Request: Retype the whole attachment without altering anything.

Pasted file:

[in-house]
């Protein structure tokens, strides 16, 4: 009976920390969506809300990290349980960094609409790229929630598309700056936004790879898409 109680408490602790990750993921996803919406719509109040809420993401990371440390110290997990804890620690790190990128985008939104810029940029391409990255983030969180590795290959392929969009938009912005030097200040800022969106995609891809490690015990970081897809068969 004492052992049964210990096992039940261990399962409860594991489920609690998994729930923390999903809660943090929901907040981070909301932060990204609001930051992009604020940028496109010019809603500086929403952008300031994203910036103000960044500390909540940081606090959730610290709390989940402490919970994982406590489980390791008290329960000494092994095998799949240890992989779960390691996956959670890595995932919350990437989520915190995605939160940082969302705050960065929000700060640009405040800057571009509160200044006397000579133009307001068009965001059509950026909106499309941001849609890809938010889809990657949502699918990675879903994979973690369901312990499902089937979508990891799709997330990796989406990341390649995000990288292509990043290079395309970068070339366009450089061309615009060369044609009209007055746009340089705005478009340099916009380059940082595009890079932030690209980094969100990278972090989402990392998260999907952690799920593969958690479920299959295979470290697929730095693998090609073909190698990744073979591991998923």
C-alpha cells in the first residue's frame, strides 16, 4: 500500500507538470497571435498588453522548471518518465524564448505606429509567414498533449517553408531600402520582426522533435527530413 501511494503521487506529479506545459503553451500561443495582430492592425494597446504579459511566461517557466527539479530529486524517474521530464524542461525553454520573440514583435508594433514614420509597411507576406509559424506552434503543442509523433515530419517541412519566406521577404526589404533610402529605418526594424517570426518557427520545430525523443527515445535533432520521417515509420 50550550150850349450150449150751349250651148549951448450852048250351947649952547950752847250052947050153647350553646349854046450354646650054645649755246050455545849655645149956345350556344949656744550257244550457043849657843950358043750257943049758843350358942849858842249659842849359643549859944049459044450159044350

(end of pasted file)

[in-house]
């Protein structure tokens, strides 16, 4: 009976920390969506809300990290349980960094609409790229929630598309700056936004790879898409 109680408490602790990750993921996803919406719509109040809420993401990371440390110290997990804890620690790190990128985008939104810029940029391409990255983030969180590795290959392929969009938009912005030097200040800022969106995609891809490690015990970081897809068969 004492052992049964210990096992039940261990399962409860594991489920609690998994729930923390999903809660943090929901907040981070909301932060990204609001930051992009604020940028496109010019809603500086929403952008300031994203910036103000960044500390909540940081606090959730610290709390989940402490919970994982406590489980390791008290329960000494092994095998799949240890992989779960390691996956959670890595995932919350990437989520915190995605939160940082969302705050960065929000700060640009405040800057571009509160200044006397000579133009307001068009965001059509950026909106499309941001849609890809938010889809990657949502699918990675879903994979973690369901312990499902089937979508990891799709997330990796989406990341390649995000990288292509990043290079395309970068070339366009450089061309615009060369044609009209007055746009340089705005478009340099916009380059940082595009890079932030690209980094969100990278972090989402990392998260999907952690799920593969958690479920299959295979470290697929730095693998090609073909190698990744073979591991998923």
C-alpha cells in the first residue's frame, strides 16, 4: 500500500507538470497571435498588453522548471518518465524564448505606429509567414498533449517553408531600402520582426522533435527530413 501511494503521487506529479506545459503553451500561443495582430492592425494597446504579459511566461517557466527539479530529486524517474521530464524542461525553454520573440514583435508594433514614420509597411507576406509559424506552434503543442509523433515530419517541412519566406521577404526589404533610402529605418526594424517570426518557427520545430525523443527515445535533432520521417515509420 50550550150850349450150449150751349250651148549951448450852048250351947649952547950752847250052947050153647350553646349854046450354646650054645649755246050455545849655645149956345350556344949656744550257244550457043849657843950358043750257943049758843350358942849858842249659842849359643549859944049459044450159044350